This week SRB features Jeff Sparrow’s appraisal of two recent books on Australia’s security agency, ASIO: David Horner’s official history The Spy Catchers and Dirty Secrets: Our ASIO Files, a collection of essays edited by Meredith Burgmann. In ‘Conceptual slippage’ , Sparrow suggests that the history of the agency raises serious questions about the arguments that are put forward to justify its covert activities. Throughout the Cold War, ASIO blurred the line between counter-espionage and counter-subversion, leading to extensive and unnecessary surveillance of many innocent citizens. Sparrow argues that ASIO misunderstood the nature and the intentions of the organisation that was the focus of much of its efforts, the Communist Party of Australia. ‘If ASIO back then could so grievously misrepresent the movement it spent so much time and energy studying,’ he asks, ‘what does that tell us about national security today?’
Our second essay is SRB editor James Ley’s consideration of Wayne Macauley’s latest novel, Demons. Picking up on the title’s reference to Dostoevsky, ‘Enter the swine’ argues that Macauley’s fiction offers a sharp critique of contemporary Australian society. Where Dostoevsky was delving into the soul of pre-revolution Russia, Macauley satirises a society that has lapsed into ennui and aimlessness in the wake of the social revolution of the 1960s and 1970s. The protagonists in Demons, Ley points out, are exactly the right age to be read as the literary offspring of David Williamson’s drunken Whitlamites in Don’s Party, and there is a generational indictment in Macauley’s depiction of their squandering of the legacy of that era. ‘Macauley’s depiction of his characters is not entirely unsympathetic,’ he writes, ‘but he eyes their pretensions in much the same way that a butcher eyes a plump chicken.’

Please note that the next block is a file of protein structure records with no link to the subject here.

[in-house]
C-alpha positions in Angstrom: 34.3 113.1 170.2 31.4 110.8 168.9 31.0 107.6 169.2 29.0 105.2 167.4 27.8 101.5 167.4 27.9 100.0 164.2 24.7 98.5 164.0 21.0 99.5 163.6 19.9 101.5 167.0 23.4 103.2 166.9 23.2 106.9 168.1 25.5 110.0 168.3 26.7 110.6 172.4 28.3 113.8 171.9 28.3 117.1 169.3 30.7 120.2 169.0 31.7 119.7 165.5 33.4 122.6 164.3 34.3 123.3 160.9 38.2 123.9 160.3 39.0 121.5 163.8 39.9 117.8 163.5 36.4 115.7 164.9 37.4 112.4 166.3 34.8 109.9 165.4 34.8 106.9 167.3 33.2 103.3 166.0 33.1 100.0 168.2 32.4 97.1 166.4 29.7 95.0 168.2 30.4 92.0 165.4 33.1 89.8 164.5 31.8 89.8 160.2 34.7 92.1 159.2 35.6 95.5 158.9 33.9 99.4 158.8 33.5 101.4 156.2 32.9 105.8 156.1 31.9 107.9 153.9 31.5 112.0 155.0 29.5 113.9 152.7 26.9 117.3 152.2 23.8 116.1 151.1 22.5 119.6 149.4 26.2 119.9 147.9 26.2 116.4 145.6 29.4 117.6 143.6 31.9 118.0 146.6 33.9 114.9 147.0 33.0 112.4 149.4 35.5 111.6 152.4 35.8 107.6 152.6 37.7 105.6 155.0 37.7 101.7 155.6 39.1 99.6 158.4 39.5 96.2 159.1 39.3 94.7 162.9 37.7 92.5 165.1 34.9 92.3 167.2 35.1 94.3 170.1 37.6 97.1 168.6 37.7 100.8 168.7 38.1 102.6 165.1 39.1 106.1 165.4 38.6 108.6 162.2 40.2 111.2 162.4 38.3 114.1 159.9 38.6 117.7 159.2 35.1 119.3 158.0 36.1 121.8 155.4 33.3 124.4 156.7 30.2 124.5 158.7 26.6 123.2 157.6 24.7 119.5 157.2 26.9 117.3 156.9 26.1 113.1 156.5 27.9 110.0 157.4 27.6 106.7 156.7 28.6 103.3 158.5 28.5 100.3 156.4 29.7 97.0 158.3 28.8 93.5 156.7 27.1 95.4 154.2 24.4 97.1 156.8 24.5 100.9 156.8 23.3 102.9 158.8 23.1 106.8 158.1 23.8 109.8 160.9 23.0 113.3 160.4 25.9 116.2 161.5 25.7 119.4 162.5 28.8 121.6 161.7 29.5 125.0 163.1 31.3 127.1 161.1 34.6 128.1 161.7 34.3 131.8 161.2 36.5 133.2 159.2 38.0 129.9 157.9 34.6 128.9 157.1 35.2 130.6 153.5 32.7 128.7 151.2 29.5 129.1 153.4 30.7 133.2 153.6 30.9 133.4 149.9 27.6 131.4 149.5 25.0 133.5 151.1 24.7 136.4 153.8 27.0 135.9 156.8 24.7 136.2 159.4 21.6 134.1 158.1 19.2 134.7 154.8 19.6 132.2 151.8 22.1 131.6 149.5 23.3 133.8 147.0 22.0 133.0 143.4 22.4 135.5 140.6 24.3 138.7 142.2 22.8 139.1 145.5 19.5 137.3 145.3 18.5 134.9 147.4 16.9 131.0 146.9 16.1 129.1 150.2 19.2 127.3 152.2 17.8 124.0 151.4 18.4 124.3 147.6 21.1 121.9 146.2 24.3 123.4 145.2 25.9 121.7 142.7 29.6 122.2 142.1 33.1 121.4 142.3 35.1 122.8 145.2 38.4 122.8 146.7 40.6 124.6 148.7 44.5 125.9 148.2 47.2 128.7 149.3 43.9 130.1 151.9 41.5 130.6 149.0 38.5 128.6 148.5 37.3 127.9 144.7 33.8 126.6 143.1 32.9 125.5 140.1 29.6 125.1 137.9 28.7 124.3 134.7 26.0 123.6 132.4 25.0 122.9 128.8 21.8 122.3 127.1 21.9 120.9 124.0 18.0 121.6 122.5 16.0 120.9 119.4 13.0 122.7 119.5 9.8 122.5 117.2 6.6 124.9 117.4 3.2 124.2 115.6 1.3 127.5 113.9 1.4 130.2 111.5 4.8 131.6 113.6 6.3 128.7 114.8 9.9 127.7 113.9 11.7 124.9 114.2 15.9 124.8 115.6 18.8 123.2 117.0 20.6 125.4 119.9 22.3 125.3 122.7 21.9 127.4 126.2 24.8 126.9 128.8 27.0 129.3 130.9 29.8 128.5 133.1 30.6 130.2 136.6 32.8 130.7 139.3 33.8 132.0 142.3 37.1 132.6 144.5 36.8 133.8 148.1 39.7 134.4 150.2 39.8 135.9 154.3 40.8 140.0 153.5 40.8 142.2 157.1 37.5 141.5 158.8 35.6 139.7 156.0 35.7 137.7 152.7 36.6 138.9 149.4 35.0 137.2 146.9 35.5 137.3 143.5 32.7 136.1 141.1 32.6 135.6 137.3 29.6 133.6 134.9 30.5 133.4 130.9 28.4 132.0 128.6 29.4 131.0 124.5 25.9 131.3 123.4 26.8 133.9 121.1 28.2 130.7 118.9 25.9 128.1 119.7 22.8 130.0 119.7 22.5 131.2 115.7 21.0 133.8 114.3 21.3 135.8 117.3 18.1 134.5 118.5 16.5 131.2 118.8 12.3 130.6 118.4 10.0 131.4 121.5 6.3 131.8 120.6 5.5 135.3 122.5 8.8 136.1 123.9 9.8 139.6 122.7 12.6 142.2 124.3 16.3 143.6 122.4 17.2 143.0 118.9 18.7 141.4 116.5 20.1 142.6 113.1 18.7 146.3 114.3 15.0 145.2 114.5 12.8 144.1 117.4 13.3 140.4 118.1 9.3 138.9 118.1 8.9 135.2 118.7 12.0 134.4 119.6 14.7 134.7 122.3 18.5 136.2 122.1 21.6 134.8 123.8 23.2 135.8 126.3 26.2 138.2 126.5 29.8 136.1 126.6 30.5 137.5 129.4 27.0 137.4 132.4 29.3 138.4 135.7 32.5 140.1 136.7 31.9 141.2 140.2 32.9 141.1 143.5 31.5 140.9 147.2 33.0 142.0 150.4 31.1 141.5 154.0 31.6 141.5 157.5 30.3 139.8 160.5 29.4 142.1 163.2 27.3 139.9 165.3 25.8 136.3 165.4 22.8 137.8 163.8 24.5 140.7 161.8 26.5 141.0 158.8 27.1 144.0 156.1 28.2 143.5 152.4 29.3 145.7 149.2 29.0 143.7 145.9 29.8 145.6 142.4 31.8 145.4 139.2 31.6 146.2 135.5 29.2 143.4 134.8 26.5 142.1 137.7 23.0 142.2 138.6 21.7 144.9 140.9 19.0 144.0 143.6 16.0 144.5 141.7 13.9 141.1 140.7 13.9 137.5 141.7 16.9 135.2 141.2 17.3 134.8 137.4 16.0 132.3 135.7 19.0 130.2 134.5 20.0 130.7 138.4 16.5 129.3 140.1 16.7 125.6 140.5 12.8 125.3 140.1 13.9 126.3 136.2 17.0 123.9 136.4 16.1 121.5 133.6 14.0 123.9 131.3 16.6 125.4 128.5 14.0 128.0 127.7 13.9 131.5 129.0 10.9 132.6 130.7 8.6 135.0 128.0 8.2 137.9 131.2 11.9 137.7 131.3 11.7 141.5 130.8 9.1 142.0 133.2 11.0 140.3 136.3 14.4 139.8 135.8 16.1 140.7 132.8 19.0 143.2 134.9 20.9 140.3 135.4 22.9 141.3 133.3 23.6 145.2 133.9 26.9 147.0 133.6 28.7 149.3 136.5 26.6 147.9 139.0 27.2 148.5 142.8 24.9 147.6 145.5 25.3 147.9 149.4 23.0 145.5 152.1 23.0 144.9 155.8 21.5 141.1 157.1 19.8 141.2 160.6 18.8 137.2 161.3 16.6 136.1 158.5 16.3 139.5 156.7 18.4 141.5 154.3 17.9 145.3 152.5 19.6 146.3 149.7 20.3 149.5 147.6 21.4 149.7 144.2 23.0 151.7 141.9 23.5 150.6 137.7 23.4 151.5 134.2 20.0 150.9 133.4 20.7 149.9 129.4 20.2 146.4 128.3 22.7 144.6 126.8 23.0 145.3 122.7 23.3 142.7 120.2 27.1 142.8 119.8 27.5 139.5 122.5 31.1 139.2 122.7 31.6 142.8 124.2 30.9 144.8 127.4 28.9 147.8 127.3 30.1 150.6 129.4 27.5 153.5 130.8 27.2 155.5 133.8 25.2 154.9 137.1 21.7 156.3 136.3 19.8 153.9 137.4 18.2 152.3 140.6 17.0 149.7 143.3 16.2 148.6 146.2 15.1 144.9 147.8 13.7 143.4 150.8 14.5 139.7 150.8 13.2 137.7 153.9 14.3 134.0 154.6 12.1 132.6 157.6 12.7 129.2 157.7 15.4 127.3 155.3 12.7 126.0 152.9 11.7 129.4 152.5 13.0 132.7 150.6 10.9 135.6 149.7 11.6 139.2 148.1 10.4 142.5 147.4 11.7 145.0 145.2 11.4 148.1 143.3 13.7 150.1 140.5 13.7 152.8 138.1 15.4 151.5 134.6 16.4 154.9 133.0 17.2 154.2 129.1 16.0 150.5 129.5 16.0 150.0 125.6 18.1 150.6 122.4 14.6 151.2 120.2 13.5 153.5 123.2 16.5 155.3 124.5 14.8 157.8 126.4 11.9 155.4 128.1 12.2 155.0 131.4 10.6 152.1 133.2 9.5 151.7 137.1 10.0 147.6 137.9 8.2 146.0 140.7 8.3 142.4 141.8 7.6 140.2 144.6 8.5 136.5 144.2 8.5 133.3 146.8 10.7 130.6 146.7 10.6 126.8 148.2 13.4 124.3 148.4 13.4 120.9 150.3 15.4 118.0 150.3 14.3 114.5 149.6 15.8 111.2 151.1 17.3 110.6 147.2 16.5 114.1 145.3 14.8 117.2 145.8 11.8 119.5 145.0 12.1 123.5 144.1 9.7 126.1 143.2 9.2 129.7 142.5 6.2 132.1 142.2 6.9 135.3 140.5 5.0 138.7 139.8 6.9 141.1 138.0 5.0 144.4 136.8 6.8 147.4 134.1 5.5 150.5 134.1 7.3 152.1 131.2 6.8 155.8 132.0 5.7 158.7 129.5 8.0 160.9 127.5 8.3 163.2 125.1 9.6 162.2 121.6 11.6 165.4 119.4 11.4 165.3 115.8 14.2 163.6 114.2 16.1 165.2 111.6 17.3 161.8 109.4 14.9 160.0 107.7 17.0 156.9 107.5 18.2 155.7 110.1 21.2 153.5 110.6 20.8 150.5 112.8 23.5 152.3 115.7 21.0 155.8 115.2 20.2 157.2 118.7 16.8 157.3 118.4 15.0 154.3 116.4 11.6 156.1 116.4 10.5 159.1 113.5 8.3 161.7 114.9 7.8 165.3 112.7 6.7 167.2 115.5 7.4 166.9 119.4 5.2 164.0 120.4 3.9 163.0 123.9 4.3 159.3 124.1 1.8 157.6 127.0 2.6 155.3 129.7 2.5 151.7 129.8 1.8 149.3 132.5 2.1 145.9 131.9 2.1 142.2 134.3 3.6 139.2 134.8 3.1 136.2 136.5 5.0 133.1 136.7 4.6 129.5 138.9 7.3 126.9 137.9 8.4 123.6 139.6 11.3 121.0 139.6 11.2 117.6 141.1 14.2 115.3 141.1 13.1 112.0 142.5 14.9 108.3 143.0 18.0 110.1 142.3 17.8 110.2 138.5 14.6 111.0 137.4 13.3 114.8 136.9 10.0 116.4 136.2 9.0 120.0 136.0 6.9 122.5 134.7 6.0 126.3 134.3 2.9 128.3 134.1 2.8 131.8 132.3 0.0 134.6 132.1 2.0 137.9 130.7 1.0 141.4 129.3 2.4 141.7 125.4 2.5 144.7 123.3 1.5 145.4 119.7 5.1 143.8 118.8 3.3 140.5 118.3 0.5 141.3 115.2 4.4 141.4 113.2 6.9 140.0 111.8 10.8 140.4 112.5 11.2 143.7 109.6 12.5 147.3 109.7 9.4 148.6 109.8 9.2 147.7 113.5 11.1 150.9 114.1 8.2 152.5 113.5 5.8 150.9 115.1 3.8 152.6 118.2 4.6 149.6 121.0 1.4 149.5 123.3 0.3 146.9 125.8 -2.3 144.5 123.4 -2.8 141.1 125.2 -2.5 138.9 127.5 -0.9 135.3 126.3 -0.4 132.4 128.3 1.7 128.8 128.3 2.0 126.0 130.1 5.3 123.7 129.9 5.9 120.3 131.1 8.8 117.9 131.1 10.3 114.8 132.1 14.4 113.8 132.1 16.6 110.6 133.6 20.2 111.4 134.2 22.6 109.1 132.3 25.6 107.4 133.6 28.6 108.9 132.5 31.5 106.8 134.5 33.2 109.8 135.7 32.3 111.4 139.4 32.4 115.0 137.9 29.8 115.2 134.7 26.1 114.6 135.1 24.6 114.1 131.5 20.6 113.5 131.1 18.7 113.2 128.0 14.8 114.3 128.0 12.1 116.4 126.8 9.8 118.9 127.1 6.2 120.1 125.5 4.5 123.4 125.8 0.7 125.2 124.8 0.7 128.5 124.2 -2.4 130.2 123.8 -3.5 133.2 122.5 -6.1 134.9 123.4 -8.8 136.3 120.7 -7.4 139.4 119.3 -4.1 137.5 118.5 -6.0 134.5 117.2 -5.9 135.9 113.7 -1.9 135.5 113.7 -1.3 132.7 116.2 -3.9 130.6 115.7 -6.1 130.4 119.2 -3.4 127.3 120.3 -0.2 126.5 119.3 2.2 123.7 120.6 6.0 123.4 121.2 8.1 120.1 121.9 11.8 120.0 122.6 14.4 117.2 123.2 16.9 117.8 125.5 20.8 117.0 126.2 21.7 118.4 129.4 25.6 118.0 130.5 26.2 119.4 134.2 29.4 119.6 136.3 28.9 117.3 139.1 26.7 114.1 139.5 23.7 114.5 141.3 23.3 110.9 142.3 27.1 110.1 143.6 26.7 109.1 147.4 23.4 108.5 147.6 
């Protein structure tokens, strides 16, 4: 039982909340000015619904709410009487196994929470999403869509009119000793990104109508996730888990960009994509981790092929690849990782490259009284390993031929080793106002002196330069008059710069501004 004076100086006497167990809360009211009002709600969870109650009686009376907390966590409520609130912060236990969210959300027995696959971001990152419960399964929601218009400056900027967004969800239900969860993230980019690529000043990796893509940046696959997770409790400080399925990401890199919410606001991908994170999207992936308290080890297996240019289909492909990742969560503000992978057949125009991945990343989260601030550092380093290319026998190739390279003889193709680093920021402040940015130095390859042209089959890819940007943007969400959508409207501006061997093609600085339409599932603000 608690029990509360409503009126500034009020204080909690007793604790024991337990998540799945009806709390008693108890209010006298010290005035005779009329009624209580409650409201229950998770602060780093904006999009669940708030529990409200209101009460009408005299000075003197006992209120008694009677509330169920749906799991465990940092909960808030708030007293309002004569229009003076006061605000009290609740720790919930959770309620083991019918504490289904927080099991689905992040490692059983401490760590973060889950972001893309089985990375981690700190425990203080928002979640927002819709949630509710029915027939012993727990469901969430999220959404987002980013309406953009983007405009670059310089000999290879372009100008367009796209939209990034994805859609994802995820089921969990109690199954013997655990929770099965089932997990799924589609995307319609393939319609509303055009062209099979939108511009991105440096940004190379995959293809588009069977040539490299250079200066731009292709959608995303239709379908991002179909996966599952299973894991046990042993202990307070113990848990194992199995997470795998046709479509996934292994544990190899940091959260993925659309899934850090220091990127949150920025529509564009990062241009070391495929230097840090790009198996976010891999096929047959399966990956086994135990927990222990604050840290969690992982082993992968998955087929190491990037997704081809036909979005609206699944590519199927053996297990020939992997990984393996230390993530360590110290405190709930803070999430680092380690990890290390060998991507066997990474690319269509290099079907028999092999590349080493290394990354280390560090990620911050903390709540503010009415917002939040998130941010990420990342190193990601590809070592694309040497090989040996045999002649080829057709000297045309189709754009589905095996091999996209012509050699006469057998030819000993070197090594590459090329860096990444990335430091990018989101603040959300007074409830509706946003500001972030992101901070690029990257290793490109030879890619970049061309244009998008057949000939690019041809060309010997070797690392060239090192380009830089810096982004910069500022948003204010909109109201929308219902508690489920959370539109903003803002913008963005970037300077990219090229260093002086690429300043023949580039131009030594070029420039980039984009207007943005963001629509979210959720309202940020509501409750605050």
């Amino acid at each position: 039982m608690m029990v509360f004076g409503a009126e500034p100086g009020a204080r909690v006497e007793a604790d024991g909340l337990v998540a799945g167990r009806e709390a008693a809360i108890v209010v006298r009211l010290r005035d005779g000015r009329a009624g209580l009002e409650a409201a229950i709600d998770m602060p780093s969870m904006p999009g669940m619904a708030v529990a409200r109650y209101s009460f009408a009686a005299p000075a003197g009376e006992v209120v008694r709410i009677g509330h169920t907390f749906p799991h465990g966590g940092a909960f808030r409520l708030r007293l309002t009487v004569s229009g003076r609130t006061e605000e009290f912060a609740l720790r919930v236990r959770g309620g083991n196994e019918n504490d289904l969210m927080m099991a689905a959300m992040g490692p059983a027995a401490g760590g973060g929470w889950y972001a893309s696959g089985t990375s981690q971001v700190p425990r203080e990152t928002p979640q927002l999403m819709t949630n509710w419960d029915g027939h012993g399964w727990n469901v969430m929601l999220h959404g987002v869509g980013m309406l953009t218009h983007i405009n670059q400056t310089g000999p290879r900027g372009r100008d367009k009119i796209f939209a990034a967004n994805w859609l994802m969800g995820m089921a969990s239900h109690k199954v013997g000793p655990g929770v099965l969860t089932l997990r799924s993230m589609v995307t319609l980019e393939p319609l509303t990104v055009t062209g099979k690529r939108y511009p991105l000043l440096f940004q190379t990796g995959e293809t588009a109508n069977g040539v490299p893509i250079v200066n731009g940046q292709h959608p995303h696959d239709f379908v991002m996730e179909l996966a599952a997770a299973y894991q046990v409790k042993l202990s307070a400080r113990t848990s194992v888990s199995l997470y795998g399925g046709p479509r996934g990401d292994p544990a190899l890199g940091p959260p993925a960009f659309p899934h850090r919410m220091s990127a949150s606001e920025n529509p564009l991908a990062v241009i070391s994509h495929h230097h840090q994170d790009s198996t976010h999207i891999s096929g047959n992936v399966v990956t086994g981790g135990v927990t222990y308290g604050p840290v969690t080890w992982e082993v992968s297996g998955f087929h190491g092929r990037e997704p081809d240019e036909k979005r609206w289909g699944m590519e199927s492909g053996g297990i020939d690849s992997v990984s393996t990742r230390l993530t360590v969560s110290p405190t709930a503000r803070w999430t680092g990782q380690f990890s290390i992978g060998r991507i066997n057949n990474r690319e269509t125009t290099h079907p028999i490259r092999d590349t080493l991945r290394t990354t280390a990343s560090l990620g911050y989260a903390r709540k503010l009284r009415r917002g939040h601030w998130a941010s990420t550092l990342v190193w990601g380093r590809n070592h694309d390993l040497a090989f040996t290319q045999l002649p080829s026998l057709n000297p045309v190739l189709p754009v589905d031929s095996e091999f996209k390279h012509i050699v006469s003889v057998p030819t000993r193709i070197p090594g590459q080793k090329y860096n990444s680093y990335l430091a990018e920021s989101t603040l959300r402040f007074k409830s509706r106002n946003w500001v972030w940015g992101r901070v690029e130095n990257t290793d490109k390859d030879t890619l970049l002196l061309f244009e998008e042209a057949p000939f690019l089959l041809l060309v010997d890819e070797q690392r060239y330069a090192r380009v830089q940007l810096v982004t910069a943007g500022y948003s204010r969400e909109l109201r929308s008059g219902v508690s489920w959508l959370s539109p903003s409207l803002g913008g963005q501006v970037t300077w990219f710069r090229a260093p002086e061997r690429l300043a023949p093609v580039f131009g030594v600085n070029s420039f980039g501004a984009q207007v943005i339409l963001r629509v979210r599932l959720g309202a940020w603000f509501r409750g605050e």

Our featured artist this week is Tom Carment, one of ten artists invited to contribute to Drawing Out: the Dobell Australian Drawing Biennale which opens today at the Art Gallery of New South Wales. The Biennale replaces the Dobell Prize for Drawing, which ran from 1993 to 2012. The gallery, wrote John McDonald in last Saturday’s SMH , ‘is foregoing the revenue from entry fees and asserting its right to quality control’. Curator Anne Ryan ‘has kept a tight focus, taking landscape as her theme’. Among the ten artists chosen, it is good to see Ivy Pareroultja, one of the third generation of Hermannsburg watercolourists, represented.
Carment is showing a suite of 128 watercolours and drawings called From Cape Leeuwin to Kings Cross; this is a partial reference to his book Seven Walks — Cape Leeuwin to Bundeena, to which he contributed essays and watercolours, and Michael Wee photographs, out this month from Roc-Hin publishing. Carment’s trifecta is completed with his one man show, Paintings & Drawings 2011-14, opening at King Street Gallery on William, 177 William Street, Darlinghurst, on November 25. Tom writes as well as he paints; check out this profile, focused on his postcard collection.